Most rappers can sing real notes
DYMA, freshman in the Kassel rap game, talks to us about rapping, the role of his roommates and his “This is Kassel Rap” playlist on Spotify.
- Rapper from Kassel creates an exclusive Kassel rap playlist on Spotify
- His two roommates get involved and are fully behind him
- The rapeseed scene in Kassel is "diverse"
Alexander Dymtchanov actually studies economics at the university kasselHowever, his big dream is to be able to make a career with his music in the future. The first steps have already been taken; Alexander, or DYMA, his stage name, is now on the popular music streaming app Spotify represented and made a playlist there, on which all of Kassel's rappers cavort.
You can find out more about his music, the role of his two roommates Max Dorn and Oliver Delfendahl and what's behind the playlist on Spotify in our interview.
How did you get into rap music?
DYMA: My first contact with music back then was hip-hop, especially German rap. Then I came into contact with Bushido, Eko Fresh and Kool Savas, who then became my role models musically somewhere. When I turned 15, I slowly started writing my own lyrics. I've been rapping myself for half a year.
How would you describe your music?
DYMA: Just from my life, often with a bit of fun and irony. I write and rap depending on my mood. I'm just very emotional and then I like to get into things. So with my songs I just process my emotions.
You brought your roommates with you. What role do they play in your music?
DYMA: That's pretty funny. Oliver and I met in the student dormitory and then moved into an apartment together, where Max also came a short time later. Somehow it then turned out to be three of us doing it. We now also have a producer in Fulda. That means we're going over all the time now. For us there is only rap right now.
How did you record your songs so far?
DYMA: It is very different, so far always with friends. Some have built a little something, at home I literally rap in the closet.
In the closet? How does this work?
DYMA: You open the closet doors, take a blanket and cover everything from top to bottom. So I'm completely in the dark, have the microphone in the open closet and start rapping. We do this so that the acoustics are right. All the clothes in the closet ensure that it doesn't echo. If you have no money, necessity makes you inventive.
What does the writing process look like? Are there three of you too?
DYMA: Well, Max is currently writing his master’s thesis, but is not making any progress because we’re always thinking about texts. Sometimes the three of us write them, but sometimes someone writes something and then runs through the apartment screaming and saying "Guys, I have an idea!". So we're doing this together, I'm the face and the three of us are the head (Max throws in: We wouldn't have 6,500 listeners a month if Oliver and I were rapping).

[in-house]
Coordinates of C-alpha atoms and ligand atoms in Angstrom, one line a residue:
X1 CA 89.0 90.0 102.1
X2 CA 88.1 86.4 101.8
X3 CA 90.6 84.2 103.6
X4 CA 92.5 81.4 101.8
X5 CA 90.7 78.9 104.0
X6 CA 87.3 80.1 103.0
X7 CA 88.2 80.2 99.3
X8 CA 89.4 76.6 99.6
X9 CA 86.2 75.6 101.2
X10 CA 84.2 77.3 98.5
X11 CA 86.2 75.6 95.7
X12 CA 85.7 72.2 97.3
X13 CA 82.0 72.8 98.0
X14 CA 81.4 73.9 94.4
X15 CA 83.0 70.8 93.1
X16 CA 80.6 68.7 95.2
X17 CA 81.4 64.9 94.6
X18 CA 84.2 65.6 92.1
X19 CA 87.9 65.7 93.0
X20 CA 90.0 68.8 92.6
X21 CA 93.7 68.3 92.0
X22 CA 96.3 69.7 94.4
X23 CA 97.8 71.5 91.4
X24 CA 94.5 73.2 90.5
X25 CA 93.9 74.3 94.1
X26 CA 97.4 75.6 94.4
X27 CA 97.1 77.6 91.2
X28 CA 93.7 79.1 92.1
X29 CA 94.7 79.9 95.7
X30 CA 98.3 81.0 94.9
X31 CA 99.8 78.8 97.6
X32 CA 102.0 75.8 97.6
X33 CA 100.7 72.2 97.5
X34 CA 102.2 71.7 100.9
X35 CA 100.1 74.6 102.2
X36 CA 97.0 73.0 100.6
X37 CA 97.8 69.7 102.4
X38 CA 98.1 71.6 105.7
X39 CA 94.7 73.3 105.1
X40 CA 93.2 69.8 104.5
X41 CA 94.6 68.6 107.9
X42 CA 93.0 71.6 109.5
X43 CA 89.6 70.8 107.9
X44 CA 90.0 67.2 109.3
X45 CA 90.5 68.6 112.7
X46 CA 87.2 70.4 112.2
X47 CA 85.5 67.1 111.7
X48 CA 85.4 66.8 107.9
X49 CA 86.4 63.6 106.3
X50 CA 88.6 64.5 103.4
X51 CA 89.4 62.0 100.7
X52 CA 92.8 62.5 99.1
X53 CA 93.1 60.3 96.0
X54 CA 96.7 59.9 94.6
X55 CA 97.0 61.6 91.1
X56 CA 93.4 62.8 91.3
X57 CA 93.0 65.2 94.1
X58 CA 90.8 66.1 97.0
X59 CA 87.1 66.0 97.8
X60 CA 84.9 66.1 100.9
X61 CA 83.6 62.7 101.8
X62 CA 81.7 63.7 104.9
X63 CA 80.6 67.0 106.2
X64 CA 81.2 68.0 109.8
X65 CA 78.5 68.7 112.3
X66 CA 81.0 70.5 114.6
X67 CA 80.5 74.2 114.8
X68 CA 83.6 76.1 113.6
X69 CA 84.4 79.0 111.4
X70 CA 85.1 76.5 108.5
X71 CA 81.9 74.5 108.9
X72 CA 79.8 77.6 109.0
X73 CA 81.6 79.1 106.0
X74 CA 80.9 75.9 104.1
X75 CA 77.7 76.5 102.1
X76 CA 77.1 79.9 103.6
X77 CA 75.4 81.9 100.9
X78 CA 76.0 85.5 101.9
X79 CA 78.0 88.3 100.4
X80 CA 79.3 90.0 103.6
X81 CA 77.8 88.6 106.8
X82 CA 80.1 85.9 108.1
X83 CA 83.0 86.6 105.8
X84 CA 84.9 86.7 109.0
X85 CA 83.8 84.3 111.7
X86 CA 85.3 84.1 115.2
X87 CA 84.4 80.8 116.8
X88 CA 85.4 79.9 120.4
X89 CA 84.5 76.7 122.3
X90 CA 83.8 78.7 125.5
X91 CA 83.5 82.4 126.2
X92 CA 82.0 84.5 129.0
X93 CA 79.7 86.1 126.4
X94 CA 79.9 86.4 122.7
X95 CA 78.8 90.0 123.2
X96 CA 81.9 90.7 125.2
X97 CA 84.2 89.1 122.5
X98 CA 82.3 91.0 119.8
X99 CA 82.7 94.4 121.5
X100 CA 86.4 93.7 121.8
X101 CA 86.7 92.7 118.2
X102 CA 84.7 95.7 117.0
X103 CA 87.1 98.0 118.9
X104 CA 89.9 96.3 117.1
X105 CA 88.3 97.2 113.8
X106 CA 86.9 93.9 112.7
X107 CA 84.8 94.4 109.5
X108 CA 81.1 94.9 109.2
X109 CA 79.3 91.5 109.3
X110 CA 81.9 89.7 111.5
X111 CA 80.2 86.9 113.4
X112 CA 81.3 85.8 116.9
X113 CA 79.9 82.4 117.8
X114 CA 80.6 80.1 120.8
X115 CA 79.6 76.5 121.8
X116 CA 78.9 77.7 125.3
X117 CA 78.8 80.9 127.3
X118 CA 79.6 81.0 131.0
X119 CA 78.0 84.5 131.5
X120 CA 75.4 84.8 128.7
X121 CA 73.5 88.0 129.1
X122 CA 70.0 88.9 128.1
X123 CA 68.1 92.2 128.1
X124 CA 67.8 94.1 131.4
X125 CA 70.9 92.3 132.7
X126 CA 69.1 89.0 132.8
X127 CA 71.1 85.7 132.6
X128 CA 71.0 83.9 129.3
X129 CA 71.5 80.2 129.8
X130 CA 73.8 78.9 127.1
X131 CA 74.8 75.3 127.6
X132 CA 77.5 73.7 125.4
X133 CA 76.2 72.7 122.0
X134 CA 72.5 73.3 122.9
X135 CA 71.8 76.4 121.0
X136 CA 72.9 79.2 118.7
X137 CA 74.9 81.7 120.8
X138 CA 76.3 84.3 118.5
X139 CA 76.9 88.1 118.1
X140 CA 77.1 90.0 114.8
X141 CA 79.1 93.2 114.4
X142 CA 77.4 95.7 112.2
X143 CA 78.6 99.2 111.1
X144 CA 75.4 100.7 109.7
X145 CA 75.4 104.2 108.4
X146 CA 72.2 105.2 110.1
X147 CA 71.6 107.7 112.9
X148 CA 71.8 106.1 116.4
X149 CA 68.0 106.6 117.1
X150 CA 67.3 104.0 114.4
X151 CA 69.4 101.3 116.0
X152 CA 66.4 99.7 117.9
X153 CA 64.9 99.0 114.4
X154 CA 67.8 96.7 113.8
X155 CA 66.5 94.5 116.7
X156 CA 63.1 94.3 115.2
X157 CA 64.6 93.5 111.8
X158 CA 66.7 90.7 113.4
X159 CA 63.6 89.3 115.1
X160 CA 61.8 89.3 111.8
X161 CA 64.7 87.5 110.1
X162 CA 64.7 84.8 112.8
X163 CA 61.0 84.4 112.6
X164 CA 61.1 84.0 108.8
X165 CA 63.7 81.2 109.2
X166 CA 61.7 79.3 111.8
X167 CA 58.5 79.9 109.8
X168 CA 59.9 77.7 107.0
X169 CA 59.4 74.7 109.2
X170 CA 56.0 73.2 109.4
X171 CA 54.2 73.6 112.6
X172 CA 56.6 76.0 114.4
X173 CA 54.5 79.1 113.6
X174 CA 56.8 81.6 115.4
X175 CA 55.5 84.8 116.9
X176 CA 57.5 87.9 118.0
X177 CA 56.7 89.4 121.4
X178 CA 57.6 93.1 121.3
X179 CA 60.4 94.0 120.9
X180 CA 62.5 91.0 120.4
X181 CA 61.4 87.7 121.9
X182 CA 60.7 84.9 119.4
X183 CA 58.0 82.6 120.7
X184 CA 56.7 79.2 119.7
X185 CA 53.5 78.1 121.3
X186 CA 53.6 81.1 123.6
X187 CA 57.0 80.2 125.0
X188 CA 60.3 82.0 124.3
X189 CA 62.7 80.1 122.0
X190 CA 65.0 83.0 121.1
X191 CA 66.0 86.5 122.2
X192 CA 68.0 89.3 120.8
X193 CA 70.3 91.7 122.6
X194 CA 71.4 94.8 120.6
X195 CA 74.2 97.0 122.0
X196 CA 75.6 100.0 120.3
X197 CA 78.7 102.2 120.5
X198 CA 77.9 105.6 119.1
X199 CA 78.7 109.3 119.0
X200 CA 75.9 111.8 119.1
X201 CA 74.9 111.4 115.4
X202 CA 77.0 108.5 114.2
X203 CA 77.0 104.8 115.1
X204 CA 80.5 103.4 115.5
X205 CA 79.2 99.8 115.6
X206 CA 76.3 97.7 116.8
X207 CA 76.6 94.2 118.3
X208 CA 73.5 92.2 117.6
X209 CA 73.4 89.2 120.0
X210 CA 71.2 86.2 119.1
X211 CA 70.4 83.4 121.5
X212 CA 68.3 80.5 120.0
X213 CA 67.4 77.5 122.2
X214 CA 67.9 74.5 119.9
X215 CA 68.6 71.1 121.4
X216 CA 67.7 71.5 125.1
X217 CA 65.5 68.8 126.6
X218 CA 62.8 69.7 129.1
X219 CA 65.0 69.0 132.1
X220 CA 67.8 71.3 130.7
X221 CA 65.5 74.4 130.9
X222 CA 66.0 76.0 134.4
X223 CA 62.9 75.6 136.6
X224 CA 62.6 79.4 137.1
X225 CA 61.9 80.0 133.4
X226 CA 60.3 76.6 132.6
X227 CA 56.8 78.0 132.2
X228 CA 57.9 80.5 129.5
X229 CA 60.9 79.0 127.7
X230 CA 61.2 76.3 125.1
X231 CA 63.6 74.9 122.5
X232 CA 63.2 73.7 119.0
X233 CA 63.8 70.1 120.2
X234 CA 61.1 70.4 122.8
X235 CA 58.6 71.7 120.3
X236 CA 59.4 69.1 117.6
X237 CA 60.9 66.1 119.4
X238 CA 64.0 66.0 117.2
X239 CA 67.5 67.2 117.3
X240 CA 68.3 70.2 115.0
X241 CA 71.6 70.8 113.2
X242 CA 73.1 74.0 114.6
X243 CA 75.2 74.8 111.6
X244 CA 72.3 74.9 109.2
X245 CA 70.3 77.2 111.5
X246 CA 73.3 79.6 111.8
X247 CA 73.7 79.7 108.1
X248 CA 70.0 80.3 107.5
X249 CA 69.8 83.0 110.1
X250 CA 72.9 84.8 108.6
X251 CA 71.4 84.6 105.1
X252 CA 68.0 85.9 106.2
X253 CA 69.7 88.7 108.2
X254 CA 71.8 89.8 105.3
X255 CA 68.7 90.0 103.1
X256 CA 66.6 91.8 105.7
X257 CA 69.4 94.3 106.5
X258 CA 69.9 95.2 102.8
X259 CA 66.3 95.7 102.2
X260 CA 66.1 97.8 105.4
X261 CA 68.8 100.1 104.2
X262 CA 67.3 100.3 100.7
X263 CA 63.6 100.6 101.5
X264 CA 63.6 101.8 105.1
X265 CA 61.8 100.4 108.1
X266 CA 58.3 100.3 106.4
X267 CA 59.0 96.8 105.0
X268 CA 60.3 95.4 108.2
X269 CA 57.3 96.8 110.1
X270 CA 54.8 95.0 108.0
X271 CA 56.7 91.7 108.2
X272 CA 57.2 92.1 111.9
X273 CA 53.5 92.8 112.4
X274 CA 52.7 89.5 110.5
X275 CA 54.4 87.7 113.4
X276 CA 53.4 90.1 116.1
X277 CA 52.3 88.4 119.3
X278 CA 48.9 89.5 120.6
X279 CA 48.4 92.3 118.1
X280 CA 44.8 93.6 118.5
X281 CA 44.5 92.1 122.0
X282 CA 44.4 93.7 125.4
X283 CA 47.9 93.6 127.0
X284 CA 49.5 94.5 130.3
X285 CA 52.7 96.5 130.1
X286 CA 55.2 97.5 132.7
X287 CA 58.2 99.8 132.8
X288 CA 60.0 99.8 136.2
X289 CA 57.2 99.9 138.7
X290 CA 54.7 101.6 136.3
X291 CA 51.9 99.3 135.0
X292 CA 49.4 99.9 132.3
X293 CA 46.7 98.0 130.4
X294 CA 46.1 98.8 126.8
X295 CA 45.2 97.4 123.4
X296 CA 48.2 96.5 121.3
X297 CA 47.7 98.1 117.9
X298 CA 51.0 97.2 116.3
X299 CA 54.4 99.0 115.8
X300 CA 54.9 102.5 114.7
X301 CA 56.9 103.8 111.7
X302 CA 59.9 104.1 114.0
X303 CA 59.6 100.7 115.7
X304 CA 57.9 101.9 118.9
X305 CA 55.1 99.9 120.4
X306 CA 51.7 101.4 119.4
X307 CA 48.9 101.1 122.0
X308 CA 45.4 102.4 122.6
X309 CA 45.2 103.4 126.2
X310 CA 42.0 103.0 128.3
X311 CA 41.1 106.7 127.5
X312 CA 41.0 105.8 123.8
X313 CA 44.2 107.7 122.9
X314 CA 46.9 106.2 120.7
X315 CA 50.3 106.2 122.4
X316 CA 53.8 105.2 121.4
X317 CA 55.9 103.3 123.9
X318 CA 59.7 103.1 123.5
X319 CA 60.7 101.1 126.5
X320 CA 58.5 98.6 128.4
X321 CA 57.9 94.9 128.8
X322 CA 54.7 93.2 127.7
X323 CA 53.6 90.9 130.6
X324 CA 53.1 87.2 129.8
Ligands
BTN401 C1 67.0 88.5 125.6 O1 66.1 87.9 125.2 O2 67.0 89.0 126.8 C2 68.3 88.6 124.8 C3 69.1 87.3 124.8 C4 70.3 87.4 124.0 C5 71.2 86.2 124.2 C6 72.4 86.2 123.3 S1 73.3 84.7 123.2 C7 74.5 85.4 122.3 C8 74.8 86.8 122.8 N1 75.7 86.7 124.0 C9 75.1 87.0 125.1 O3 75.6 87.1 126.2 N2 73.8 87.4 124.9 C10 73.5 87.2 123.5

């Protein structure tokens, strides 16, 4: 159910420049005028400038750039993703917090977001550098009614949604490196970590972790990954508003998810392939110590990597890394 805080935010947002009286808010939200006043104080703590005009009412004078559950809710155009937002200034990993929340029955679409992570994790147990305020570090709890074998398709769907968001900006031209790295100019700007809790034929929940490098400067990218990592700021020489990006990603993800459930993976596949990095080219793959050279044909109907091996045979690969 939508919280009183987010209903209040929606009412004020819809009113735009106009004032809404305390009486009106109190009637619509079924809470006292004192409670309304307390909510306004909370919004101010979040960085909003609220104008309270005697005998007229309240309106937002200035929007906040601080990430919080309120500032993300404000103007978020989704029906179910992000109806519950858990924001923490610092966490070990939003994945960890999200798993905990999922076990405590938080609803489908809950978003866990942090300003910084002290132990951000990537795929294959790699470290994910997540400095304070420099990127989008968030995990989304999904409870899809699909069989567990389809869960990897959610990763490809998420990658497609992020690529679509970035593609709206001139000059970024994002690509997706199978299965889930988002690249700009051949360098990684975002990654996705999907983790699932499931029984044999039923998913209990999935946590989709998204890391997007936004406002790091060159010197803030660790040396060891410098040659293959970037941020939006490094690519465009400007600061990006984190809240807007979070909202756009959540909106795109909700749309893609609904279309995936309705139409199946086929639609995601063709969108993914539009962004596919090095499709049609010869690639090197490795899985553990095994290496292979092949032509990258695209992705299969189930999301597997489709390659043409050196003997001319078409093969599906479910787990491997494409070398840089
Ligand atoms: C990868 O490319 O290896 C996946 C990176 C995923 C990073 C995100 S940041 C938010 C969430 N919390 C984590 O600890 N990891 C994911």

So it's going well?
DYMA: So far, it works pretty well, yes. We currently have a total of 1500 followers, 150,000 streams and 6500 monthly listeners. I think it makes sense to focus on that. In a year I can still say, "Hey, I'm still young, I'm going to continue my studies now," because I'm only in the first semester.
Let's talk about the “This is Kassel Rap” playlist. How did you come up with it
DYMA: I actually come from Bad Hersfeld, and when I looked more closely at rap here in Kassel, I was initially surprised because I didn't know from home that so many local rappers exist. So I packed up some artists in January and now everyone benefits from it.
How do you benefit?
DYMA: In Kassel you first have difficulties getting out there as a rapper. There are so many little people who make music, but none of them have any platform. When you apply for a gig, you tend to get this prejudice, "Oh well, they're rappers". But now we're sharing all of our songs on Spotify and we're reaching a lot of people thanks to the playlist.
Do you know most of the other rappers personally?
DYMA: Not personally, no. I got to know most of them through Instagram and stay in touch there. Often people write to me and tell about a rapper, whom I write to and so he ends up on the playlist. And the Kassel rap scene is definitely diverse. We have many styles, whether street, lo-fi or more poppy with a lot of singing.
Have you already had any gigs?
DYMA: On Tuesday (February 4th, 2020) I actually had my first appearance at the art booth in the slaughterhouse. I shit a lot in my pants, but it actually went well. I went on stage, pulled it off and was a little surprised myself.
DYMA: Well, when I was at school I wanted to be a head boy, for example, then I stood on the stage, turned bright red and suddenly couldn't get a sound out. But it works when rapping, because then I am simply convinced of myself. I know the lyrics are good, I've got it. That’s just awesome. So I'm sure you'll see me on stage more often in the future (For example in Bad Hersfeld on April 4th, 2020 in the quality hall, editor's note).
More about hip-hop and rap in Kassel:Rap-duo Raportaz is back with a best-of-album.
In addition, the Kassel singer Lea recorded a song with the rappers Capital Bra and Samra.
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